HUNTINGTON, W.Va. - It seems a long time ago, but Gator Hoskins was a high school quarterback ticketed in coach Doc Holliday's first recruiting class as a safety.
Or a wide receiver, as Hoskins was listed in the 2010 signing-day release. He was listed at 6-foot-2 and 200 pounds, the latter a generous figure.
Pretty quickly in 2010, he moved to the smallish group of tight ends. Future NFL player Lee Smith was as burly as they come and 6-5, 238 Jamie Hatten was on the roster, but then the group added Hoskins and redshirt freshman C.J. Crawford (then 6-2, 203).
"Anytime you recruit quarterbacks who are athletes, normally there's a place they can play. He was one of those guys," Holliday said of Hoskins.
Holliday and offensive coordinator Bill Legg had specific ideas on how Hoskins would be used, and the 244-pound senior from Gainesville, Fla., has rewarded their confidence. On Tuesday, Hoskins was rewarded in a big way, named a semifinalist for the John Mackey Award.
"Number one, he's become a great leader for us," Holliday said. "You listen to what he has to say in the locker room after the games, the way he's helped Devon Johnson prepare and that type of thing, he's a good player."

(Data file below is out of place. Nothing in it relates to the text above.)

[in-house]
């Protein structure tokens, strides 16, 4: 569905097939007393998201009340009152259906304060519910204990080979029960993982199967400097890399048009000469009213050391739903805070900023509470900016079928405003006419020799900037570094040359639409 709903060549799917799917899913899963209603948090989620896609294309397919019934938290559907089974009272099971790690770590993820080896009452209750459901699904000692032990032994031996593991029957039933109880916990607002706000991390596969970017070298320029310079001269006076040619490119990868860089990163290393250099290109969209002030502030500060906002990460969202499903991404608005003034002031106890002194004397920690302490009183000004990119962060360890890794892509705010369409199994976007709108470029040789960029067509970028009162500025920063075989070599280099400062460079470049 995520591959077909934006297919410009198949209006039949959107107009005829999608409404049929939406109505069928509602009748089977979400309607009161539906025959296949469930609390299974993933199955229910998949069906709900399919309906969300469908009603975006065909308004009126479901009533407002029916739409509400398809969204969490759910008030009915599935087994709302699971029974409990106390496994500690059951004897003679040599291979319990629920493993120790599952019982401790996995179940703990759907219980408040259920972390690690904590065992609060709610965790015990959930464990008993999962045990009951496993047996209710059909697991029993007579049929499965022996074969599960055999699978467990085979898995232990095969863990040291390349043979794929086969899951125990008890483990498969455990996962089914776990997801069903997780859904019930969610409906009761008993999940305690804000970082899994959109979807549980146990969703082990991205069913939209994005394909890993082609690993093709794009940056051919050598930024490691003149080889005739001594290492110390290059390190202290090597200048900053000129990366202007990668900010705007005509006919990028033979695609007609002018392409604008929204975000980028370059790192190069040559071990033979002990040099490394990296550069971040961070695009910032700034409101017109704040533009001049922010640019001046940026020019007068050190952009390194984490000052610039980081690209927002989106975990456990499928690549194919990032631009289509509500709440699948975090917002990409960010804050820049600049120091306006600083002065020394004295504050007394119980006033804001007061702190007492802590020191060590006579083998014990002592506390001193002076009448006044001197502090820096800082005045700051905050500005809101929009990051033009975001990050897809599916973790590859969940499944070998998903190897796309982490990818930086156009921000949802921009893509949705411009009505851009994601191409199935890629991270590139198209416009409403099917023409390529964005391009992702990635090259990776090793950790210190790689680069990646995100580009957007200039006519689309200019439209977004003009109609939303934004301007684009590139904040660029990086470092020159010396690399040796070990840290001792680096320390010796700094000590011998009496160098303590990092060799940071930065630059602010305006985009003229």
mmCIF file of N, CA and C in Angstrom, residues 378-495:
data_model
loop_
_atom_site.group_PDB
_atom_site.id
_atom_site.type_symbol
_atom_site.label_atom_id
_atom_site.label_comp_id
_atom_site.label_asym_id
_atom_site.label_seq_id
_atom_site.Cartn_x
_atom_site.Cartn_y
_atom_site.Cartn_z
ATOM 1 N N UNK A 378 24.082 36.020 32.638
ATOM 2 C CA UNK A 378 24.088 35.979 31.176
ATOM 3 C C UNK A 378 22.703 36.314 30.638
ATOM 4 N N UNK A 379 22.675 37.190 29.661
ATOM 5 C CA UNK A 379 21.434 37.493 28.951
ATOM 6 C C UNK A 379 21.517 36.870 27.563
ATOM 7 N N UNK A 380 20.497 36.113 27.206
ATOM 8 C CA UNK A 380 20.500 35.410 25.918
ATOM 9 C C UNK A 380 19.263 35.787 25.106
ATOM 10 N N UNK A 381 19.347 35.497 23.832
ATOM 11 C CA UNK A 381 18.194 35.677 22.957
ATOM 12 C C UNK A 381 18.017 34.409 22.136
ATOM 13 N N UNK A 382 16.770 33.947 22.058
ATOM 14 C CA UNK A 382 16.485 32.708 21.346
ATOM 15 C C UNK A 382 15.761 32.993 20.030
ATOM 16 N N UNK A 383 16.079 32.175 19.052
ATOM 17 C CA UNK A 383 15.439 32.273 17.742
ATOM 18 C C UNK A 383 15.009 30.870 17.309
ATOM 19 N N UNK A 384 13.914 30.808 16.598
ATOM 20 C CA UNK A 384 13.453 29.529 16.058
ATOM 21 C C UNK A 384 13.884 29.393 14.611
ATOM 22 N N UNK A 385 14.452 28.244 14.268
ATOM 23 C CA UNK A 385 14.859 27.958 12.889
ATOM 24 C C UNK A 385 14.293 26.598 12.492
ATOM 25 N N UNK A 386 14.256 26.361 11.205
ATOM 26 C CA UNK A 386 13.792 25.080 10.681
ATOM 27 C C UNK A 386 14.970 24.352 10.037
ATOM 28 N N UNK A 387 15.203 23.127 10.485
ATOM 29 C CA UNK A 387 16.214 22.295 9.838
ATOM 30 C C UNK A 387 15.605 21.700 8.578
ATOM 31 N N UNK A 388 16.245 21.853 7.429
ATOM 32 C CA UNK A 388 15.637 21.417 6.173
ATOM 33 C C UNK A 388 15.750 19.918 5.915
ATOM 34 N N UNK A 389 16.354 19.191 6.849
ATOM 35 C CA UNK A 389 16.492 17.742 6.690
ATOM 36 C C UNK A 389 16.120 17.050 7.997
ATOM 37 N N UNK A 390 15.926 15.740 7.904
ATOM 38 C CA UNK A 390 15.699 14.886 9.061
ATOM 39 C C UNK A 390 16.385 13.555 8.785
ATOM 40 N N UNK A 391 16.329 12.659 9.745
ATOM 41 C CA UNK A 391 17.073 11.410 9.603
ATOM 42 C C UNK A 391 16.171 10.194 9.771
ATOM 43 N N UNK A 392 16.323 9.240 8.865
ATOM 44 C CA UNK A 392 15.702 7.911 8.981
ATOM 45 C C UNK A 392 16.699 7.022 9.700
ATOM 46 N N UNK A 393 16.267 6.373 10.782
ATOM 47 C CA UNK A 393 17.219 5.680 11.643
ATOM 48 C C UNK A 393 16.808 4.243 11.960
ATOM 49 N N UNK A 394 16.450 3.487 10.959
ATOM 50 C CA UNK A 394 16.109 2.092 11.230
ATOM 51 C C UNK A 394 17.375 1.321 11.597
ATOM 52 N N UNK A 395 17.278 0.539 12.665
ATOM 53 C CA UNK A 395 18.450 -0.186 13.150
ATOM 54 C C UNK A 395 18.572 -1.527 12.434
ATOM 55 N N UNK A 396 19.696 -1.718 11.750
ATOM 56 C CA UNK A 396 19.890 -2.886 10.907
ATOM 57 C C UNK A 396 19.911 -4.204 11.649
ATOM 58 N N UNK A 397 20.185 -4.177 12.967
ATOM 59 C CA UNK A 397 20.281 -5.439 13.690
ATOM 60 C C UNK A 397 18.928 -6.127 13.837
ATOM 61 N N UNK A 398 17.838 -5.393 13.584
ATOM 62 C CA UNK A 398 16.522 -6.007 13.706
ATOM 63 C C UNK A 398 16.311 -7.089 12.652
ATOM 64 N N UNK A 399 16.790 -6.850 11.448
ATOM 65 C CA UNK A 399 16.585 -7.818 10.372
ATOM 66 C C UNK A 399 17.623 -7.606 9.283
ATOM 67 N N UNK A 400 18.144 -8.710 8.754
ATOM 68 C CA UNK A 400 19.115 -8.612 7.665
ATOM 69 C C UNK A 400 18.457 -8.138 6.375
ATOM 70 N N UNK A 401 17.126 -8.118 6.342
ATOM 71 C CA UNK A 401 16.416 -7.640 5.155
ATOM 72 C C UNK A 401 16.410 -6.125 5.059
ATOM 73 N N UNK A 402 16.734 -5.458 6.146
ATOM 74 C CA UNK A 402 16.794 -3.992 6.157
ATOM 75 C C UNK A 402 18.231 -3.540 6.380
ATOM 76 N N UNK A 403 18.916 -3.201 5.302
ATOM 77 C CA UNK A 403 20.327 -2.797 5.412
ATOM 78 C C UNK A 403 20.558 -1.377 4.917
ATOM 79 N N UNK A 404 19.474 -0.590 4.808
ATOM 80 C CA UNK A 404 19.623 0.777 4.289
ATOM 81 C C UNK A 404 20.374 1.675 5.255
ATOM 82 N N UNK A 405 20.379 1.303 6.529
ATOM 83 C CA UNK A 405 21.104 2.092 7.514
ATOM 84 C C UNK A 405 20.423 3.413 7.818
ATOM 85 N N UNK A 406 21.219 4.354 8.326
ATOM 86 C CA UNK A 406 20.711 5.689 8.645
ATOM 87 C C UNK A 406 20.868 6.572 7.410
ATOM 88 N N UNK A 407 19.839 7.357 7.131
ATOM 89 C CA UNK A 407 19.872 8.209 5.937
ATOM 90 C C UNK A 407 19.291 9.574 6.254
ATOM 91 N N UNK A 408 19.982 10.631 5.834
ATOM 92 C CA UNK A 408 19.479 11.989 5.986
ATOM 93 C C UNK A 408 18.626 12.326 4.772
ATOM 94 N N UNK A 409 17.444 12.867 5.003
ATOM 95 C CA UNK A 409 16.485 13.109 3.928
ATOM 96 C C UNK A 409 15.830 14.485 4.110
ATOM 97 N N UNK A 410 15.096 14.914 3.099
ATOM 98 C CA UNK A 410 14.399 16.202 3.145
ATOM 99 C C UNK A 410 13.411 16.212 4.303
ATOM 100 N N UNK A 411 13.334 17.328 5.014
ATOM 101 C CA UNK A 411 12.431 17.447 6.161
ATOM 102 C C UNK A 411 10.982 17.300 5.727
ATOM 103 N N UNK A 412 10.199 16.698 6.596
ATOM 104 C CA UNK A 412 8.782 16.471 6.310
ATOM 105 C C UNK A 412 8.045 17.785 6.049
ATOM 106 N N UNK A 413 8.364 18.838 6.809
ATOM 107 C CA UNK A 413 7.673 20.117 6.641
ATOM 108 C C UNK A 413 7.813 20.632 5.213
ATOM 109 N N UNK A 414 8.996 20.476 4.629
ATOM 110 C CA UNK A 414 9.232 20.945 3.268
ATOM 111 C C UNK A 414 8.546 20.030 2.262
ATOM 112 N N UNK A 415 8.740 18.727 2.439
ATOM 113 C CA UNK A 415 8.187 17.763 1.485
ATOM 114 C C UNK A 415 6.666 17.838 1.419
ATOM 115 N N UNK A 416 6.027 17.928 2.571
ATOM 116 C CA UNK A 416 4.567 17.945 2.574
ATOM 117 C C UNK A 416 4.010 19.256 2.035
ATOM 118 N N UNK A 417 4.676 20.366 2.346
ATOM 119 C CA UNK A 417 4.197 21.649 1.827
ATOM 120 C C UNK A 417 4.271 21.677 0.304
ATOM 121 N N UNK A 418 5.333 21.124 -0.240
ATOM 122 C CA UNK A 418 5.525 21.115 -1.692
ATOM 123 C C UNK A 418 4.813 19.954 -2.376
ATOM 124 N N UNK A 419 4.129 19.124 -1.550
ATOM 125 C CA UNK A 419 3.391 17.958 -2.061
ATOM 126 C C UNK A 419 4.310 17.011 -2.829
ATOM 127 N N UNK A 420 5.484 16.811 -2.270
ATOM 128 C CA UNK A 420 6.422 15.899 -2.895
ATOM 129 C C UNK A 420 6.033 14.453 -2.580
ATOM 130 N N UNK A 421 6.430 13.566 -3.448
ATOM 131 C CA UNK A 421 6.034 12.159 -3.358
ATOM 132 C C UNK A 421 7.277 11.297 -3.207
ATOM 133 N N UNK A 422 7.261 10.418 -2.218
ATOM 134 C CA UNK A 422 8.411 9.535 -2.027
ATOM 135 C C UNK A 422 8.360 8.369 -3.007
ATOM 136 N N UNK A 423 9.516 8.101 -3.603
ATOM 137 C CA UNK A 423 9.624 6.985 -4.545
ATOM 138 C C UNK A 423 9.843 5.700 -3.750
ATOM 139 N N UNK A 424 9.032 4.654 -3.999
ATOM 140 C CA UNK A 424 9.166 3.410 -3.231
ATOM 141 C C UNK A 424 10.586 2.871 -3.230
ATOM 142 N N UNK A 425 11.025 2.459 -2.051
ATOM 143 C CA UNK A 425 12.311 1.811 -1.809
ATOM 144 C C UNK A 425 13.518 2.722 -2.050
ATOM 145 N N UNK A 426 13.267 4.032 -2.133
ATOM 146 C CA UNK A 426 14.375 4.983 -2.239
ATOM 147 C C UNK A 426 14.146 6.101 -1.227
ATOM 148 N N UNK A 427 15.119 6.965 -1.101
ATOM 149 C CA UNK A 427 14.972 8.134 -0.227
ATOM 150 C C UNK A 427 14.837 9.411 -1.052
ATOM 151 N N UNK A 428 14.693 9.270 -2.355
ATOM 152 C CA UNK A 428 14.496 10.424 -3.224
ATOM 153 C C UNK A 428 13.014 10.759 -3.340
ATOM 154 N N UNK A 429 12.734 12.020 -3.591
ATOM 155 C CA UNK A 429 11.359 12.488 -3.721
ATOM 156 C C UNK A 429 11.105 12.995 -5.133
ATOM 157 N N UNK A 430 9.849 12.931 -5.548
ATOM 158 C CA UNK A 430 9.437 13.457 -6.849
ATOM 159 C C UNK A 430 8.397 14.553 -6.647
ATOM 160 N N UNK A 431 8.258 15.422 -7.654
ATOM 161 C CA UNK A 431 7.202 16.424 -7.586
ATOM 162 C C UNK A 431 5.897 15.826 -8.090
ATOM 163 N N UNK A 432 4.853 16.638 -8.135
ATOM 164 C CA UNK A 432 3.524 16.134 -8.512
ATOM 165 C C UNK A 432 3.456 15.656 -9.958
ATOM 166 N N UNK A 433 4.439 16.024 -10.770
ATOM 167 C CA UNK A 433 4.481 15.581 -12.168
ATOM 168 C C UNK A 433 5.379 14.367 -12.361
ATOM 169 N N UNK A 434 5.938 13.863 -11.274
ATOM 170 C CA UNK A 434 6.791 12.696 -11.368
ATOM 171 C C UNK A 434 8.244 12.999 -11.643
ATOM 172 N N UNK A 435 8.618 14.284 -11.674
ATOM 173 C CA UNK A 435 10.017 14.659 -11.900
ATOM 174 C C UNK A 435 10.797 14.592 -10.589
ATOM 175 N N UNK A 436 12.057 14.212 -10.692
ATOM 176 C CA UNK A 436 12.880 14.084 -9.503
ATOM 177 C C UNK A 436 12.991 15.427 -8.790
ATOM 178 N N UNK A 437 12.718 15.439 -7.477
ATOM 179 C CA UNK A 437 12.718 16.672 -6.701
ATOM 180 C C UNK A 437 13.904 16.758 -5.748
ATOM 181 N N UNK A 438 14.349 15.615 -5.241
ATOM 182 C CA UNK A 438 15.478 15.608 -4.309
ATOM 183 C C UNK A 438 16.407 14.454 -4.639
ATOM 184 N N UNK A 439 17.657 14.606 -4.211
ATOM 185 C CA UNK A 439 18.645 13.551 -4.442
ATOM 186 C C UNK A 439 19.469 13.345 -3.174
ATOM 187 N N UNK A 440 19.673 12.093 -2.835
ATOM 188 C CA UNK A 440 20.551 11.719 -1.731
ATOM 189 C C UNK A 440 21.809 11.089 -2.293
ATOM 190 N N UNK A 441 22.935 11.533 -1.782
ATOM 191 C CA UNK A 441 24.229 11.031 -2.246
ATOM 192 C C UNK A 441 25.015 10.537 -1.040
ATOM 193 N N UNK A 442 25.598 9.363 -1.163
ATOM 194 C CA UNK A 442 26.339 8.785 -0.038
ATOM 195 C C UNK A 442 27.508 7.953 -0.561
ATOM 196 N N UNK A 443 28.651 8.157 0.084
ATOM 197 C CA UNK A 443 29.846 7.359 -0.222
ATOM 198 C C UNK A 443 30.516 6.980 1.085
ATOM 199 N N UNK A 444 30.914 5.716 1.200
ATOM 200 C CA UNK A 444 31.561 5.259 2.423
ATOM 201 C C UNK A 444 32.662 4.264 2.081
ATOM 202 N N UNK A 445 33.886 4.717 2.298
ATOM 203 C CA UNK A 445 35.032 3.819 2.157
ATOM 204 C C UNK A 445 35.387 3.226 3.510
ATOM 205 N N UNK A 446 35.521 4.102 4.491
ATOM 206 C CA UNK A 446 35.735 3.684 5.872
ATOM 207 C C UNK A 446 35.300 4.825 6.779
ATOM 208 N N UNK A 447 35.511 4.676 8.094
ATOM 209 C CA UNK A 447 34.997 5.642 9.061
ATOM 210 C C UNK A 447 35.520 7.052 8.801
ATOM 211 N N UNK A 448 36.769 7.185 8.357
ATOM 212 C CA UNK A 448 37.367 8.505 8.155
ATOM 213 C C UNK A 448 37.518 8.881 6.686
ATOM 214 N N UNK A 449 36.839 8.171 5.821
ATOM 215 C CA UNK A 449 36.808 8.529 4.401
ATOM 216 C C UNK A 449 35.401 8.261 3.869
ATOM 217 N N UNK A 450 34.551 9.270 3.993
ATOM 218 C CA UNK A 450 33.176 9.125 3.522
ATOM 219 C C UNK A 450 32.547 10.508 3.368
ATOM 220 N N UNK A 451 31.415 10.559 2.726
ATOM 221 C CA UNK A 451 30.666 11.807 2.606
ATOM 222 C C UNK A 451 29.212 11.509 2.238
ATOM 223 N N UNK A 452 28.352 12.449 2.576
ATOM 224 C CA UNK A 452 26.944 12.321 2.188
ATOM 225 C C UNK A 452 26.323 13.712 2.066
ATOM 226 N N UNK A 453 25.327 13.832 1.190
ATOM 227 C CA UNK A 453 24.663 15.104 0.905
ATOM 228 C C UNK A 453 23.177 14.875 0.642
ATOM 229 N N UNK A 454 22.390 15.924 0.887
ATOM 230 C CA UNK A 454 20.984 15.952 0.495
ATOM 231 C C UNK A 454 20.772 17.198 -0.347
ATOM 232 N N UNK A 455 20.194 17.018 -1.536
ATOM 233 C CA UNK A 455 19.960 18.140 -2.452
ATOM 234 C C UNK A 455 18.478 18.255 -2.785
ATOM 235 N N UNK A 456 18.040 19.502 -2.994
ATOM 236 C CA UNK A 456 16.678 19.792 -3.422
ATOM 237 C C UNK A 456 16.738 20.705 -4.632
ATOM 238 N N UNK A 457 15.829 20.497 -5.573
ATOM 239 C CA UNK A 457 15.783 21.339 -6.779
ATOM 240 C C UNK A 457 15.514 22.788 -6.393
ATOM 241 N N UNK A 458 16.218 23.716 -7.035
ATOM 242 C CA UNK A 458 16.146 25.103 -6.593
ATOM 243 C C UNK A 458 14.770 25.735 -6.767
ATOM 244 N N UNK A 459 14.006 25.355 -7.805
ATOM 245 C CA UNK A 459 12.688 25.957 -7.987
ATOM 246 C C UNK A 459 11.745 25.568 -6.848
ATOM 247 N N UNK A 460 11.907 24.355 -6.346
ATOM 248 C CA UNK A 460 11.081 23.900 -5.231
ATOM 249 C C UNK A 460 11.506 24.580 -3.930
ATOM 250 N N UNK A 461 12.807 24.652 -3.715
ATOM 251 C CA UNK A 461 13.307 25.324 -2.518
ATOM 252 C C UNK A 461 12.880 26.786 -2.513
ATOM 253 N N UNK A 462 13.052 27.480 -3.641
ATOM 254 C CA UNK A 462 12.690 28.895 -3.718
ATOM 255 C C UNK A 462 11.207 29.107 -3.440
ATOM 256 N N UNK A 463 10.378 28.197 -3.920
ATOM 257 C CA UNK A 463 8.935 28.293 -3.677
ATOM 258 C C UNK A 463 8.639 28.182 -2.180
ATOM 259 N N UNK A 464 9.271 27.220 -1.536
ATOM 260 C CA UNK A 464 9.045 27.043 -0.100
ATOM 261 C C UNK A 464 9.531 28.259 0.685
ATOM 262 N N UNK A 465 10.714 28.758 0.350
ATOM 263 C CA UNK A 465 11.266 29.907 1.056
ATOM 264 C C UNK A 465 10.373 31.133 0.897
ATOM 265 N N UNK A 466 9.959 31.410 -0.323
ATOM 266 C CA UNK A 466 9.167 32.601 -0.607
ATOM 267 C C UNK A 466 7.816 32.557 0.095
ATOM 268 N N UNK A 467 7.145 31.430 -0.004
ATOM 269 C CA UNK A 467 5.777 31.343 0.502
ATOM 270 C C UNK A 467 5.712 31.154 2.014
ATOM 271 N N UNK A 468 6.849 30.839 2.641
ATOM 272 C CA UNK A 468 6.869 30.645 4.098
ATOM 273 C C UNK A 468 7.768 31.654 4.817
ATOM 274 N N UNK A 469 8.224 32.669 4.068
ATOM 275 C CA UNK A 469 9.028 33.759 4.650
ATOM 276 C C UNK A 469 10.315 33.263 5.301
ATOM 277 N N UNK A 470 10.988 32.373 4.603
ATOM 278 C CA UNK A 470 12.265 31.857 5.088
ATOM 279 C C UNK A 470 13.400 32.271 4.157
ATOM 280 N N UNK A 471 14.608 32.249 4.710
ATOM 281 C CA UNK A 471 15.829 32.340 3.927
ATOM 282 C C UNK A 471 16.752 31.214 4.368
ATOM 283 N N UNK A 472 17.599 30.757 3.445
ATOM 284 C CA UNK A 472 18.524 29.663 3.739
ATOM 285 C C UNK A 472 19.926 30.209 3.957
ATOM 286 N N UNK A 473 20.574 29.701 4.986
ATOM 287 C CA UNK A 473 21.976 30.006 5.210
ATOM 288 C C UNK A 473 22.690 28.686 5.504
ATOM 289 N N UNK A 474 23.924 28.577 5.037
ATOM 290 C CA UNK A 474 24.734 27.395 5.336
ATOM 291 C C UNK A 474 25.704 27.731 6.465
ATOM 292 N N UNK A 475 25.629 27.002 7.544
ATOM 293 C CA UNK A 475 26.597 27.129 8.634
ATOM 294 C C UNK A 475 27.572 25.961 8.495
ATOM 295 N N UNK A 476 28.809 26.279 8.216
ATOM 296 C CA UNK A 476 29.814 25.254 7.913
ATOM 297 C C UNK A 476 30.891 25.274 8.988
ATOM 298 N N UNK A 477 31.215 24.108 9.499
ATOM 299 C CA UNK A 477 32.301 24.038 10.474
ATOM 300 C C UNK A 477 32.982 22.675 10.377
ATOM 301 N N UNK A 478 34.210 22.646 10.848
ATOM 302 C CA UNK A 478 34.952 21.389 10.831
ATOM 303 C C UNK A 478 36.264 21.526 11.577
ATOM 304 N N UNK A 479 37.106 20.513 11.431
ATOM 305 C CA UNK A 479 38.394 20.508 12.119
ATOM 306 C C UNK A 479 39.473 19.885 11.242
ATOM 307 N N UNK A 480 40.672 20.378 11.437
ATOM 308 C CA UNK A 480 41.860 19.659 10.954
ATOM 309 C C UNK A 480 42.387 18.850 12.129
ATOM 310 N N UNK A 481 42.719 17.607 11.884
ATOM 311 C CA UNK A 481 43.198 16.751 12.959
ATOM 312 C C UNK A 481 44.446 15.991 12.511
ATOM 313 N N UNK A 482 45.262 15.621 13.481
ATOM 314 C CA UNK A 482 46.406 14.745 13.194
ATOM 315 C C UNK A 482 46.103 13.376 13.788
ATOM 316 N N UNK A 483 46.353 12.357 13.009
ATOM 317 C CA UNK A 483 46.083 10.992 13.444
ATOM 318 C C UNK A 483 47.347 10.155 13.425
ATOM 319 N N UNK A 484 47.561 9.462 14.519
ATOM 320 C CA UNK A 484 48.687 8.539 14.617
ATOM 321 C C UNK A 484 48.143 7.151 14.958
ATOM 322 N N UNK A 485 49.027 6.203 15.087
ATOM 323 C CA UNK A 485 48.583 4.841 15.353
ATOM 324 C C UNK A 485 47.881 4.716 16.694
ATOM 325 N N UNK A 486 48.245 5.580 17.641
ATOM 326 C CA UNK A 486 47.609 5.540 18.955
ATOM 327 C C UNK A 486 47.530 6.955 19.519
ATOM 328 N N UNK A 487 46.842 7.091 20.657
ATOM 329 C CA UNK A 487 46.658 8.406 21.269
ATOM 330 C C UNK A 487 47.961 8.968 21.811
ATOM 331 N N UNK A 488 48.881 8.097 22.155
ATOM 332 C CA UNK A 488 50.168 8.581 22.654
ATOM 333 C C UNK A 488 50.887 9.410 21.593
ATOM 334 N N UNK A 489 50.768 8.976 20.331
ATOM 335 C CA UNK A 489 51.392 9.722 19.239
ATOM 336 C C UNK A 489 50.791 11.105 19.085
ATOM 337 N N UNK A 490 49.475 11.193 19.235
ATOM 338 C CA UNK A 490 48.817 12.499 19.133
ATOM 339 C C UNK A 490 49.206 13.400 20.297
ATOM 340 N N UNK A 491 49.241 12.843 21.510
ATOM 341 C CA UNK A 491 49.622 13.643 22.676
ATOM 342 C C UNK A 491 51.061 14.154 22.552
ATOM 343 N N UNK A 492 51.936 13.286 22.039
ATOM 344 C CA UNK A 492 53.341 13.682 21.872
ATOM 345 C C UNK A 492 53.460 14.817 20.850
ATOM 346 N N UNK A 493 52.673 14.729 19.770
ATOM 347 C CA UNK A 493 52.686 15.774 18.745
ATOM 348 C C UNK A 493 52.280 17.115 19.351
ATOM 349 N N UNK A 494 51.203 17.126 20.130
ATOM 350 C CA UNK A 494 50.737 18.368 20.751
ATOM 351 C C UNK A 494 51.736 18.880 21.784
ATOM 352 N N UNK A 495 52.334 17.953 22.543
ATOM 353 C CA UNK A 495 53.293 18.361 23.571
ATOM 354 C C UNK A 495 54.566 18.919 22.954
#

The award is named for the one of the NFL's great tight ends, a Pro Football Hall of Famer and first president of the NFL Players Association. Mackey played from 1963-72 and was a member of the Baltimore Colts' Super Bowl V championship team.
Of the eight semifinalists, Hoskins was the only one outside the "Power Five" conferences.
"I was honored to see my name on the list, blessed," Hoskins said Tuesday. "I was thinking, they find you anywhere. When you've got talent, no matter where you're at, they'll find you."
In essentially three seasons - he played just enough in 2010 to lose his redshirt - he has 77 receptions for 952 yards and 22 touchdowns for his career; 28 for 455 with nine TDs this season.
The TD ratios are most impressive. Those are just short of 30 percent for his career, but rise to nearly one in three this fall.
Whether he lines up tight or is split out to the slot, he has made his red-zone operation look easy. He has scored TDs in seven different games. Several were important, including: